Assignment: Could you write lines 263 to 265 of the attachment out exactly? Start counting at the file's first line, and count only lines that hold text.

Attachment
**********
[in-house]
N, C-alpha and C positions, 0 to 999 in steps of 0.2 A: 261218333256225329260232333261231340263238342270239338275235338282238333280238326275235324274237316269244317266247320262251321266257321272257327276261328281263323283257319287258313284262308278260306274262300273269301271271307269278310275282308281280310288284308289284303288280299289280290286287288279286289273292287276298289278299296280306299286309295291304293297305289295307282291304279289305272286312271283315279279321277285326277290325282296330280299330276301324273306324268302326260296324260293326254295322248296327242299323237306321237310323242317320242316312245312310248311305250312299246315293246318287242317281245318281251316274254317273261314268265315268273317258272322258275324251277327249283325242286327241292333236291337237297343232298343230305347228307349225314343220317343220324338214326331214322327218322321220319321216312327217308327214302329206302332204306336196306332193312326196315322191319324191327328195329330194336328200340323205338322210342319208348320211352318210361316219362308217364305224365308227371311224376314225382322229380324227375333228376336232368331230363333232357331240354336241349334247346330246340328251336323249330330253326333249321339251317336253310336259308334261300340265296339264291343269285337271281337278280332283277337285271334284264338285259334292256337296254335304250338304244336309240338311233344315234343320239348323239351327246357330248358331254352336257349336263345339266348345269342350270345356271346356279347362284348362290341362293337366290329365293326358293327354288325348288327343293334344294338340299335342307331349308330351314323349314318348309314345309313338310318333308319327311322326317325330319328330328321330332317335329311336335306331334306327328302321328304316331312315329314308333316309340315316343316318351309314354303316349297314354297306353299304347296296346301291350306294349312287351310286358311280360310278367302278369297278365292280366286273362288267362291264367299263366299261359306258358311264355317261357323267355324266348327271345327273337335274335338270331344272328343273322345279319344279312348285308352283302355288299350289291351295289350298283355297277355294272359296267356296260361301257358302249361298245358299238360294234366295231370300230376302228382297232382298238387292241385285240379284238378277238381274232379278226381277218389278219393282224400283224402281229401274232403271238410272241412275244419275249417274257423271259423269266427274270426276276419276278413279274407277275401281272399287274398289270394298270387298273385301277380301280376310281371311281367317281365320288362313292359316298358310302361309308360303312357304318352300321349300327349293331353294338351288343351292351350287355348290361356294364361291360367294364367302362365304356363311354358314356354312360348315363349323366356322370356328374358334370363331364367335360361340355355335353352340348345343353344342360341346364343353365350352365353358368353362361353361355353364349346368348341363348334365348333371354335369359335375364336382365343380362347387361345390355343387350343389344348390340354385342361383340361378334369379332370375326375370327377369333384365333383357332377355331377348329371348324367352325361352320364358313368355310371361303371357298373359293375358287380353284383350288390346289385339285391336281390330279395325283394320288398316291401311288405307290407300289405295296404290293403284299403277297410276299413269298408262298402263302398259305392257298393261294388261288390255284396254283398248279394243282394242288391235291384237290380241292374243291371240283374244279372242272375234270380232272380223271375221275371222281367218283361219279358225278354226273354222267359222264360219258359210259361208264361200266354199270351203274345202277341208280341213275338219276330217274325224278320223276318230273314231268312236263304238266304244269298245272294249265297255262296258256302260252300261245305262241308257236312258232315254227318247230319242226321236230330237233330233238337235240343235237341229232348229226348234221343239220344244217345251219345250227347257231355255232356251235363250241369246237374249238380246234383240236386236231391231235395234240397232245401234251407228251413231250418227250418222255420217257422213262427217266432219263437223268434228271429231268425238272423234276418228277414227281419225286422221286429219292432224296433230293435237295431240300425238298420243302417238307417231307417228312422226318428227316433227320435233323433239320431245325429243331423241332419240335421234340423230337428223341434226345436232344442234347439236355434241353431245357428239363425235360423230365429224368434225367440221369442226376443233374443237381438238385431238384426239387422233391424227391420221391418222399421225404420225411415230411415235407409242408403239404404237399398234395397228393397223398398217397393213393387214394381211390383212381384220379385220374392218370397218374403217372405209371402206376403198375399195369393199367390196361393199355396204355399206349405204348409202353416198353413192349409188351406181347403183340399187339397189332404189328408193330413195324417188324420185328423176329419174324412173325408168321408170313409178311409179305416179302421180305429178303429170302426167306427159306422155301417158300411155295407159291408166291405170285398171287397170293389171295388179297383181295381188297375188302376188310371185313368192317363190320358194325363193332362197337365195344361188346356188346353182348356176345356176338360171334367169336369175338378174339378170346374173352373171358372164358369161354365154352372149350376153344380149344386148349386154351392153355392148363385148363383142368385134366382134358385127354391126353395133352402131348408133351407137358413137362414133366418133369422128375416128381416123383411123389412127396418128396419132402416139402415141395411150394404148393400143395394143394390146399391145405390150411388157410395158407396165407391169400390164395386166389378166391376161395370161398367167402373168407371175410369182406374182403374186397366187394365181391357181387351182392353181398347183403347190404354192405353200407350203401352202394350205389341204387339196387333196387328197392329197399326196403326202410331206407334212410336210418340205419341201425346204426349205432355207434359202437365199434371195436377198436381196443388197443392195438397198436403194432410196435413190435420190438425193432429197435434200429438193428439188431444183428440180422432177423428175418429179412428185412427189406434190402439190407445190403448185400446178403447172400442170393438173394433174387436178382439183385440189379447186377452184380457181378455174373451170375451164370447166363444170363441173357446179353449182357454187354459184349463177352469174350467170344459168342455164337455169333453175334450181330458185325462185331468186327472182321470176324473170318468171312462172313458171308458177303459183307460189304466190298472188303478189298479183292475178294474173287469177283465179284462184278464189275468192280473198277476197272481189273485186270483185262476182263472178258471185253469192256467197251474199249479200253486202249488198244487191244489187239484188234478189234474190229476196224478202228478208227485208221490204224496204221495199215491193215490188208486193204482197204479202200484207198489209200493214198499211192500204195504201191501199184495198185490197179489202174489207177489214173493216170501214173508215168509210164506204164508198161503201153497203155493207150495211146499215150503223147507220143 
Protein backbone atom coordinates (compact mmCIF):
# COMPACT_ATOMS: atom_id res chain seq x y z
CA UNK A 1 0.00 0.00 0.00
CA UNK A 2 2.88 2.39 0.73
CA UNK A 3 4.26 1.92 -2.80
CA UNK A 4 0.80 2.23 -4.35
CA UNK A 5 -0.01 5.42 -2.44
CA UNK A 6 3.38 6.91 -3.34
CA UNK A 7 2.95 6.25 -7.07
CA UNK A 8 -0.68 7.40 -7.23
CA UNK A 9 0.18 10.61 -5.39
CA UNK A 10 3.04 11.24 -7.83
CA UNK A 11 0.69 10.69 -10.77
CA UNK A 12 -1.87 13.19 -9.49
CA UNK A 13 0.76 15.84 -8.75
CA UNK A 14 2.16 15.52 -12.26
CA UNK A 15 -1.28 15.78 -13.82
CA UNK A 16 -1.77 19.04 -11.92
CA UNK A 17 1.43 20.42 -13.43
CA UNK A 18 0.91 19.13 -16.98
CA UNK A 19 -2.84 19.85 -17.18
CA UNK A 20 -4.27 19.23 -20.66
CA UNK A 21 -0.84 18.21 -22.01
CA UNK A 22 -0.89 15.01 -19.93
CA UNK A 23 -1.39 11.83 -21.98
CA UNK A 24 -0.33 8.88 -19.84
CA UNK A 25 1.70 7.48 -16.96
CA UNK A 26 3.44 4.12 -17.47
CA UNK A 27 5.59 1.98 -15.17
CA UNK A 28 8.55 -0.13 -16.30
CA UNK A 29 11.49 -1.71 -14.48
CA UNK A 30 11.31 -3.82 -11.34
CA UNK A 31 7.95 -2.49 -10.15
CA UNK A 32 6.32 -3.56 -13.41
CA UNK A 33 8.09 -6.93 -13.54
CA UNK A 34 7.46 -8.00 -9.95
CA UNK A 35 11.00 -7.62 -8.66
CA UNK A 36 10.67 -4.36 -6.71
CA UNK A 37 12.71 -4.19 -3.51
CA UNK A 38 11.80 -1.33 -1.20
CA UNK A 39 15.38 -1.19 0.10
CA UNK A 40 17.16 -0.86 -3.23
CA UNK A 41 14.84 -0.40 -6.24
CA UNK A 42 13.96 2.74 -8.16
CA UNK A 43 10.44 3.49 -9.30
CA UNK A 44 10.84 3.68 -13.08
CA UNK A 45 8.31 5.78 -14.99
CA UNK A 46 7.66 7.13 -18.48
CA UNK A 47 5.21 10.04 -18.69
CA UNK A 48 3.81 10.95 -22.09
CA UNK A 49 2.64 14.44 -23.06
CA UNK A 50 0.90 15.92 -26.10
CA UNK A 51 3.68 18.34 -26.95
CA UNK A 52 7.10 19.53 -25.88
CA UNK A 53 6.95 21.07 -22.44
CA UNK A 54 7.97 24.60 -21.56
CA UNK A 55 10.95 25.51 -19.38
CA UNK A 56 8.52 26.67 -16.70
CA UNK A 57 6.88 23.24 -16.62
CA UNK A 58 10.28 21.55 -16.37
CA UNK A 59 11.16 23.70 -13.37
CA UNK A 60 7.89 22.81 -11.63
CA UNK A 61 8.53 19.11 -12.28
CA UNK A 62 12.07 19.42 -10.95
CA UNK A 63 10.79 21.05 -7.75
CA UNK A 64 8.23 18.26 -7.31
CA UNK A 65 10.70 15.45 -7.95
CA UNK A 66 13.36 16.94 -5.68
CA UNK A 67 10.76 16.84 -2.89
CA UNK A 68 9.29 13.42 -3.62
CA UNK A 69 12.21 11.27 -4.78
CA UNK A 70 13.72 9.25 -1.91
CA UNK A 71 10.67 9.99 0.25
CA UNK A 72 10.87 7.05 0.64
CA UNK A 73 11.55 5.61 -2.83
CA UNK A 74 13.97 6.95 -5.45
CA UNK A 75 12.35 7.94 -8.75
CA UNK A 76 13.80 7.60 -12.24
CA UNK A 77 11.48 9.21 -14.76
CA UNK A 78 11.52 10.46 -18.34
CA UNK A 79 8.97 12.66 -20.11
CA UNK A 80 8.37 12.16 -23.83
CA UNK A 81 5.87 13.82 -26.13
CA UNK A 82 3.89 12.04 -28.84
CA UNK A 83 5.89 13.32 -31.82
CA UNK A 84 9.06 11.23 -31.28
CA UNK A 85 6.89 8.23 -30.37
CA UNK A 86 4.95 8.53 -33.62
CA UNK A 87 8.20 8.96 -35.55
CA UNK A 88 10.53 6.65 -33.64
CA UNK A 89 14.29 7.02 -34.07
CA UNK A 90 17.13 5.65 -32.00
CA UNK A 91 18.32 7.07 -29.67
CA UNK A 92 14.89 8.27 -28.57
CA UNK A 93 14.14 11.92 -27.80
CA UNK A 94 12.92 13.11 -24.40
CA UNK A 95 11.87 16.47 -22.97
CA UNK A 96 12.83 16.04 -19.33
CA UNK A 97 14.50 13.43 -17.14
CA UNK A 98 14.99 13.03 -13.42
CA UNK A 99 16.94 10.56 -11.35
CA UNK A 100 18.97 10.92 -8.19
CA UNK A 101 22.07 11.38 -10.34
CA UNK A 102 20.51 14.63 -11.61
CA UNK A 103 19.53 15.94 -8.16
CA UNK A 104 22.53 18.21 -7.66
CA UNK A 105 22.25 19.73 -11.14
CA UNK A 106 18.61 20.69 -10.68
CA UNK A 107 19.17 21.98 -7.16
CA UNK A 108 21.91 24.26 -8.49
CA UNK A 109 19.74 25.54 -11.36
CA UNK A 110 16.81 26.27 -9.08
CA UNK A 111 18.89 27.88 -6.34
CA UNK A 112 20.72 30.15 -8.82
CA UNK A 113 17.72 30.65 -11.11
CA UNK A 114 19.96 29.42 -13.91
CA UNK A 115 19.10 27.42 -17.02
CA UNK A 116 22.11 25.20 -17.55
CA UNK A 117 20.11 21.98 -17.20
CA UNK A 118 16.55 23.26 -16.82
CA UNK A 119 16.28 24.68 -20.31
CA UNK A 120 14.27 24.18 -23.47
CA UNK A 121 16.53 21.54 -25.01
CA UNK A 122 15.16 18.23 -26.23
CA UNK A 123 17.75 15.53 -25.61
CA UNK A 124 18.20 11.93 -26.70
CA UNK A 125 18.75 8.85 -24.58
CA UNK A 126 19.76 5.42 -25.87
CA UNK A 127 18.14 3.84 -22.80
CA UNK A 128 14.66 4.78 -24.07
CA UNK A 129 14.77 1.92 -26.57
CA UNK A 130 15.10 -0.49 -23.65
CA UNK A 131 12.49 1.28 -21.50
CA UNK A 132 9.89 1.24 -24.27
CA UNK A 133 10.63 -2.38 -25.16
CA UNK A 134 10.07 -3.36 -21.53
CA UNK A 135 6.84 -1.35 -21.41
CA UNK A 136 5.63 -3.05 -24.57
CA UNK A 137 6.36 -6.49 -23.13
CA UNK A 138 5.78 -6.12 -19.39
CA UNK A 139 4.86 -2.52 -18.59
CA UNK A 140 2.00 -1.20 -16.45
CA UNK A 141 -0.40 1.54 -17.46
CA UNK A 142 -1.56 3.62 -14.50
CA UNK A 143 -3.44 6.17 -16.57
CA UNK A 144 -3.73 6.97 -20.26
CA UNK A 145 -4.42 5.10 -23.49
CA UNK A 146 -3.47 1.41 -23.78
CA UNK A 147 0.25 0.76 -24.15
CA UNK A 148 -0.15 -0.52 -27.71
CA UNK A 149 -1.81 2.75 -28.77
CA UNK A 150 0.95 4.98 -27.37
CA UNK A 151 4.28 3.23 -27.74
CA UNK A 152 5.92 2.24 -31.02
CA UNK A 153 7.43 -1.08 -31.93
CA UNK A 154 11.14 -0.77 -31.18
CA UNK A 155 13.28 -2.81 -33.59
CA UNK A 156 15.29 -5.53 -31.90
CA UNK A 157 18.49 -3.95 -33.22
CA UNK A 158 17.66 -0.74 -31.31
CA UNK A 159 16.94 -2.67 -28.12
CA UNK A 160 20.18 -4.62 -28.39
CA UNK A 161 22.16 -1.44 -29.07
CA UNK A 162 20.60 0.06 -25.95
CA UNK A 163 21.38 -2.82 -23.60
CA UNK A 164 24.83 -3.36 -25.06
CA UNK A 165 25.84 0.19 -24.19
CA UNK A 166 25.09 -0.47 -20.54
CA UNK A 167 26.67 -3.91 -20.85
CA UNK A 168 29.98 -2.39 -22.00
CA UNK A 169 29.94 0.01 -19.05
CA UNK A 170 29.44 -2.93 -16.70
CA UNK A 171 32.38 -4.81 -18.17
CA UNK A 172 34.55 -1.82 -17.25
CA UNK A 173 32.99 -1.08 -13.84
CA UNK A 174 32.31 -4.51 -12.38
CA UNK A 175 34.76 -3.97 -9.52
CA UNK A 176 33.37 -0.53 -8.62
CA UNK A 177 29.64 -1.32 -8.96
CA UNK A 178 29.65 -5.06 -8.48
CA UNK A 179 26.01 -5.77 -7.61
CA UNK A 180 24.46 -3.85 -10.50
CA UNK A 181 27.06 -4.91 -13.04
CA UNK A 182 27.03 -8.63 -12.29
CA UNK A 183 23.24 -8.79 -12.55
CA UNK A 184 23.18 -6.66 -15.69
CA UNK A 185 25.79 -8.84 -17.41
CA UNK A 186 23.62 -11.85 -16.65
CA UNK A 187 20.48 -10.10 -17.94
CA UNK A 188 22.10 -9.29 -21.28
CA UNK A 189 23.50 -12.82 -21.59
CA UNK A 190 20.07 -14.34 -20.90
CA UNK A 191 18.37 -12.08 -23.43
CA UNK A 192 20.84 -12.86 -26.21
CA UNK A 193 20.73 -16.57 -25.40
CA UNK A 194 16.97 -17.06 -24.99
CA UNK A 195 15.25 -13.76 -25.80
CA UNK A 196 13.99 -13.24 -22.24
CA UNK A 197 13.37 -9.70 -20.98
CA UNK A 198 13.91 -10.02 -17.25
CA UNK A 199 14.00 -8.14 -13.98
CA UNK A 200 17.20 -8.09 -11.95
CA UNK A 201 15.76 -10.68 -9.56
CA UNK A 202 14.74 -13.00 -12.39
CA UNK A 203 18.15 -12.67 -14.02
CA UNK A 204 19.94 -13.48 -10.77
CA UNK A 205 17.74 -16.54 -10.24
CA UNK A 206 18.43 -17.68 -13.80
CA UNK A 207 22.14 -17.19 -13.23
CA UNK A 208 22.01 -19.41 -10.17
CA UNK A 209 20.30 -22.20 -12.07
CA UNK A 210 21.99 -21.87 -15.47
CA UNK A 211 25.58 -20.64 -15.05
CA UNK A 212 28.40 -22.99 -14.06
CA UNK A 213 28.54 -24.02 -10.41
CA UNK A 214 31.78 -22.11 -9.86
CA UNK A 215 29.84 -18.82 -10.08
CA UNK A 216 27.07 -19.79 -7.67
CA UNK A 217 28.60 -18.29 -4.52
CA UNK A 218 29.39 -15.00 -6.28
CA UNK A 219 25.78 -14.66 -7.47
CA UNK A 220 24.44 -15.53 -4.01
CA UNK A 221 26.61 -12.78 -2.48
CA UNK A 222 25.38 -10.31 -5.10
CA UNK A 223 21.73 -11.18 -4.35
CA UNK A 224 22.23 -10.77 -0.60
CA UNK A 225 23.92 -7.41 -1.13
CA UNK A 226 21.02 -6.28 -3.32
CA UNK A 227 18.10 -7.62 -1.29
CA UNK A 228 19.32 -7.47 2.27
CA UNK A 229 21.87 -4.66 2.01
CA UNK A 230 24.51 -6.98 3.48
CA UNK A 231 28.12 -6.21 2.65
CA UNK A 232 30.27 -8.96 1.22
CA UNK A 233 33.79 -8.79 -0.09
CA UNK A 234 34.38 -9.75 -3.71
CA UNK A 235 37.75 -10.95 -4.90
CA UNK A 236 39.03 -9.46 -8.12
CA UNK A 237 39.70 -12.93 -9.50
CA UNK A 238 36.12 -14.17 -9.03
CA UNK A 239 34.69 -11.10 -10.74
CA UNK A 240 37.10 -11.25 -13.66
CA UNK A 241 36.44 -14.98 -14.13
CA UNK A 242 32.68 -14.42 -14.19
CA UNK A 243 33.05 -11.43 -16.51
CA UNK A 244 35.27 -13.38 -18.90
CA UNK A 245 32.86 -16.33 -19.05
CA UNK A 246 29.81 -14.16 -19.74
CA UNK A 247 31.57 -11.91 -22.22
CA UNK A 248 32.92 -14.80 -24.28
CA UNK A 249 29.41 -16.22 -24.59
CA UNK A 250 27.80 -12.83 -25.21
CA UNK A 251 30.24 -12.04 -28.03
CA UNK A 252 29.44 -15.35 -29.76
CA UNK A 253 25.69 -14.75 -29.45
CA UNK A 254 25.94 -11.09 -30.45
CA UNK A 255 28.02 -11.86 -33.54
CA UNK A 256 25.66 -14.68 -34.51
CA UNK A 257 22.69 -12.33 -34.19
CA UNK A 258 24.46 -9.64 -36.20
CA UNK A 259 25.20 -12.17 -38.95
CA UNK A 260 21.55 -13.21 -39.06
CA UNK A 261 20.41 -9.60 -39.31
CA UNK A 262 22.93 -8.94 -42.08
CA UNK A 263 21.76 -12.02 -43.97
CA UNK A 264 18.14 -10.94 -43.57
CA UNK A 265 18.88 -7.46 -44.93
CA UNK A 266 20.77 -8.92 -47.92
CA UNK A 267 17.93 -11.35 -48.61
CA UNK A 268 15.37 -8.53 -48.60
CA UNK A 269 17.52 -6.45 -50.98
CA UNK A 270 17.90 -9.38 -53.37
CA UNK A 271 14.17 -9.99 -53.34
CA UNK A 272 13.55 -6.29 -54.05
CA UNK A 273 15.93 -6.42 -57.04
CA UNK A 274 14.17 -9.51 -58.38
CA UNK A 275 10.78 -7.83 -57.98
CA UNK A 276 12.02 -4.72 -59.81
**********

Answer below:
CA UNK A 259 25.20 -12.17 -38.95
CA UNK A 260 21.55 -13.21 -39.06
CA UNK A 261 20.41 -9.60 -39.31